I shook my head. “All the way…from Los Angeles…”

Mike nodded.

“All that way…to get me.”

He smiled. “You’re our brother, man. Together Forever. You couldn’t come to us…” He squeezed my shoulder and I felt tears prick my eyes as he finished:

“So I came to you, Dave.”


We arrived back at the airport at ten-thirty. The woman behind the counter frowned at me. “You again?”

“Yeah, I overslept,” I confessed.

She sighed and shook her head. “So -- another ticket?”

“No,” Mike said, handing her two tickets. “We have our tickets.”

She took them and examined them. “Passports?”

I frowned. “Pa--?”

Mike pulled a folded pamphlet from his pocket. “Here you go.” He smiled at me. “We all gone one a few years ago – we were going to come see you.”

“But then there was my parents’ acc---“ I shuddered. Then something dawned on me. “Uhm….Mike?”


I leaned in and dropped my voice. “I don’t have a passport….” They’d never asked for it earlier. I honestly hadn’t thought I’d needed one….

Mike just smiled and drew a second, differently coloured one out of his pocket. “Your grandfather got it last year – and hid it.”

He did – what? I didn’t know I’d gasped it aloud till Mike nodded. “But – why?”

He handed it to the ticket lady before he explained, “He was afraid if you had it, you would fly to our sides right away.”

I opened my mouth to reply, then I closed it, shook my head and grinned. “He was probably right.”

“Anyhow, I called him. By the time I arrived here at Heathrow, it had been delivered by messenger.”

I found myself shaking my head again, turning the returned passport over and over in my hands. “I still can’t believe this….”

“Believe it,” he said, grinning at me as the boarding passes were handed to us. “We’re goin’ home.”


That word never sounded so sweet.



It was a few hours later that it hit me. I turned from watching the ocean sparkle in the sunlight to study Mike’s face.

He’d fallen asleep, worn out by the nine-hour flight and a day with no sleep. His body was relaxed but somehow alert – as if he only needed a slight nudge to wake up.

And it slammed into me with the force of a pile-driver. I barely knew this man – only seen him a handful of times in my life. But here I was – leaving what was left of my family, leaving my friends, leaving my country – to spend the rest of my life with this man and two others.


On the basis of a Promise we pledged as infants?

Suddenly I felt like five kinds of fool. How could I believe them? I was a baby – I’m only going on their word that this so-called Promise even exists.

He must have sensed my scrutiny, because his eyes fluttered and opened. He knuckled sleep from his eyes, then smiled at me – and it froze. “Davy? What’s wrong?”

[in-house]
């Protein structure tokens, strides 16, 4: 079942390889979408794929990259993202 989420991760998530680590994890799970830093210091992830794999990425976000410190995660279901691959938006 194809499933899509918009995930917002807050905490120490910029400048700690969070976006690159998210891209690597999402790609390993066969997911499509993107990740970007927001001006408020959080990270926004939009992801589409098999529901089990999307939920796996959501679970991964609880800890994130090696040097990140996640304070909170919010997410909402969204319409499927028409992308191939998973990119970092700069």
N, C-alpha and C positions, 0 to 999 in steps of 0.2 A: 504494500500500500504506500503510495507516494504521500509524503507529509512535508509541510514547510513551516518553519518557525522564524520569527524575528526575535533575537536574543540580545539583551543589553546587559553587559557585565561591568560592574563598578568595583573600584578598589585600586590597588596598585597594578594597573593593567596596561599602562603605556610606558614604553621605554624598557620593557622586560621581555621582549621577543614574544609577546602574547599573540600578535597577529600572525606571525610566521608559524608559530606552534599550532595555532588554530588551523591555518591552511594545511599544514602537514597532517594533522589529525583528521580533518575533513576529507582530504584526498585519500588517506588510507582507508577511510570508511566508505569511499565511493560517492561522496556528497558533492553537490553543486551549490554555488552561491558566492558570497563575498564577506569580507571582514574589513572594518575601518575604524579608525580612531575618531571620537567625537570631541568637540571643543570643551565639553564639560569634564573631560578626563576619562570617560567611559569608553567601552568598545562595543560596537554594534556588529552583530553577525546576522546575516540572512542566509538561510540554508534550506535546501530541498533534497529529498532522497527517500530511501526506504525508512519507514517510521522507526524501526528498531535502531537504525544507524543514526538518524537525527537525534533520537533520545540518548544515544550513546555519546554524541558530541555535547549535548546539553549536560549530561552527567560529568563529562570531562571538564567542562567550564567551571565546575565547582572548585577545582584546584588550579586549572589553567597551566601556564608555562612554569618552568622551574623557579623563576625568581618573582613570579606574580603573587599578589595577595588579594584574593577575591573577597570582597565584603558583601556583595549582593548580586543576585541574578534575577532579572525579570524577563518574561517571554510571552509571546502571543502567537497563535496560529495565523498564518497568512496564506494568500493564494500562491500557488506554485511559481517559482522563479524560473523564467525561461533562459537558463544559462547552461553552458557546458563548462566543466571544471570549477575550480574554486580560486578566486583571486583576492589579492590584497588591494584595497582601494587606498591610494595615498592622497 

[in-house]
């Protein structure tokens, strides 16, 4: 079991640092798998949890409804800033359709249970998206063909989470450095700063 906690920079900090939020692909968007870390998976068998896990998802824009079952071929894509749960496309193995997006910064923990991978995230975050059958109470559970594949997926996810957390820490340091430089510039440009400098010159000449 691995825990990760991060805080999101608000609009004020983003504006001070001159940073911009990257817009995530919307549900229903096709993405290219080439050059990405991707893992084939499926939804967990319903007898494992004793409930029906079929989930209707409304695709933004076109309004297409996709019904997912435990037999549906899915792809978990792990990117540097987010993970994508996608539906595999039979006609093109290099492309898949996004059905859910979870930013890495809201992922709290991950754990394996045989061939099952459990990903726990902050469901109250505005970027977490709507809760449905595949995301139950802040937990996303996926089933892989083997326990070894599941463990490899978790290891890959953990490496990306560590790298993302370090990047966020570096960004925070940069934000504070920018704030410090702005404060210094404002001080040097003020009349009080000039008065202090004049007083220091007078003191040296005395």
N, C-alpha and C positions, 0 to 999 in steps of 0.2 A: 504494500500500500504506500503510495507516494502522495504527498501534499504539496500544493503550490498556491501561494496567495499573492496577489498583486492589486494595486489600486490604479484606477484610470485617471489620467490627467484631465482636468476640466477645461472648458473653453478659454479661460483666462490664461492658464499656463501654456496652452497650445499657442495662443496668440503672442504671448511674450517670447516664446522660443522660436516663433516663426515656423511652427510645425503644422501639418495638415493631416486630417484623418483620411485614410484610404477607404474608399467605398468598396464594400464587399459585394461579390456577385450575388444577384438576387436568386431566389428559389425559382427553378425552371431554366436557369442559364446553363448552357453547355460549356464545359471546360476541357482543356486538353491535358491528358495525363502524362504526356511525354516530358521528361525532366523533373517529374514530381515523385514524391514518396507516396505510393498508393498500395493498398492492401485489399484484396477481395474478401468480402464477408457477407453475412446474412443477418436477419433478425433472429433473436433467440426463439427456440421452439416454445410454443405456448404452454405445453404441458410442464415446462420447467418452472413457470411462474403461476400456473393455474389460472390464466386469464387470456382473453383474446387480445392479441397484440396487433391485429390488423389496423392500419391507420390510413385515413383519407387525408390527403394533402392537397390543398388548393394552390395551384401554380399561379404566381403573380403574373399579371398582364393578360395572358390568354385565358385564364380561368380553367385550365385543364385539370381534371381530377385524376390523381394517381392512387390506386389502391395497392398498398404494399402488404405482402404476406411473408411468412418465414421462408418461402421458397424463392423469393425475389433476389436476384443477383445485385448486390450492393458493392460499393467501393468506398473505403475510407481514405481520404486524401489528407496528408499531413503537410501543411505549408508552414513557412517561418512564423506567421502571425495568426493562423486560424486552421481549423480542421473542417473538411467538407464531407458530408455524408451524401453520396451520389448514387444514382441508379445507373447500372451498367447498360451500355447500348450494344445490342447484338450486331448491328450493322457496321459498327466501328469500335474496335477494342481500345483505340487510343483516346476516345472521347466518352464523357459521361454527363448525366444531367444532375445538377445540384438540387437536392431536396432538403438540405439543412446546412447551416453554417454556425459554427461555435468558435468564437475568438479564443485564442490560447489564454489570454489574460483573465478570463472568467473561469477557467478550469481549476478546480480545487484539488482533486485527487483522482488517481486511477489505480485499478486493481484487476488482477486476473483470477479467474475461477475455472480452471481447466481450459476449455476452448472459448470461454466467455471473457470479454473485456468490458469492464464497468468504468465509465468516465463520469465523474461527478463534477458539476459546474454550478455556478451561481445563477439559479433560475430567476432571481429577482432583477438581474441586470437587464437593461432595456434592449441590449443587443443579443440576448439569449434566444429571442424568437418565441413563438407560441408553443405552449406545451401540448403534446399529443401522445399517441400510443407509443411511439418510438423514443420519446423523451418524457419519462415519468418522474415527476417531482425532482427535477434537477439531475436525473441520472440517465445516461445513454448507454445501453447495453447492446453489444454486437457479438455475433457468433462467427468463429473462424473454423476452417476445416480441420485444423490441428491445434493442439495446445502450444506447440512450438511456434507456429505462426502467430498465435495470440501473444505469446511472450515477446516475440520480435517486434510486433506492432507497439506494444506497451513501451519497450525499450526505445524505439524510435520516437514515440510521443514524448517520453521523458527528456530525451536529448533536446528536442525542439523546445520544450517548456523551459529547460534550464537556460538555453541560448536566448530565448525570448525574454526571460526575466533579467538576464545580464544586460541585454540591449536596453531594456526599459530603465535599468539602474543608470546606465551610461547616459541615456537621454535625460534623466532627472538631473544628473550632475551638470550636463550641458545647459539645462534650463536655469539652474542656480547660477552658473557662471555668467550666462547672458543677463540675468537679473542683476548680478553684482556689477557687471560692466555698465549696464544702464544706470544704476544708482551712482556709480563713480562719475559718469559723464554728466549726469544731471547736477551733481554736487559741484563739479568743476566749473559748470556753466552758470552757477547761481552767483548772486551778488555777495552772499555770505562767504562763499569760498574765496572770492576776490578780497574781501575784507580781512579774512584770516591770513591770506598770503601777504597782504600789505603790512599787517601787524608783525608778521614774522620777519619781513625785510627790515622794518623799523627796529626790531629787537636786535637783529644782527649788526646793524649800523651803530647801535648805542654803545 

“What the hell am I doing?” I asked in a shaking whisper. “Who the hell are you?” I waved my hand when his eyes widened and his mouth opened. “Not your name, I know that, Mike.”

He nodded slowly. “Then…then I’m afraid I don’t understand.”

I leaned back in the seat and closed my eyes, barely aware my hands were tightening into fists.

His hand rubbed my arm. “Just take your time, Davy. We’ve got forever.”

Forever. The second word of that Promise. “Who are you? Who are Peter and Micky? Why am I leaving everything I ever knew – throwing my life away – to go to LA and be with you three?”

I opened my eyes and looked at him. The confusion was fading, replaced by a look of awareness. “So that’s it. Davy, remember the Prom—“

“And that’s another thing! How do I know this so-called Promise is real?”

That took him aback. “Wh-wha--?”

“Only proof I have is your word. The word you told me that we made this promise as very young children. Well, guess what?” I leaned forward. “I don’t remember it. And your word isn’t good enough anymore. I barely know you!”

He just blinked at me, his face growing more and more expressionless. When I wound down, he just nodded slowly. “Ya finished?”

I leaned back and crossed my arms. “Yeah, I think so…for now.”

Mike nodded, running a hand along his mouth and jaw and then scratching his head just under the band of his hat. “All right—how does this sound?”

“I’m listening.”

Another slight nod and he leaned forward. “We go on home – we call a family meeting after we’ve both slept, and we discuss this. All of us. Together.”


I considered it. Hard. Then I leaned back in my seat. “Sounds reasonable.” I turned to look out the window and saw we were just coming over land.



Maybe their home. I was no longer certain it was mine

“There they are,” Mike pointed as we got off the plane at LAX.

I followed his pointing arm and saw a blond man and one with curly brown hair running toward us. Before I could say or do anything, Mike held up a hand. “Don’t, guys. He’s real tired and we’ve got a problem.”

“What problem?” the one with the curls asked nervously.

“He don’t remember the Promise and he don’t trust us.” He smiled gently at me and steered the four of us to the garage. “He’s agreed to wait until we sleep awhile, then we’ll have a family meetin’ and—“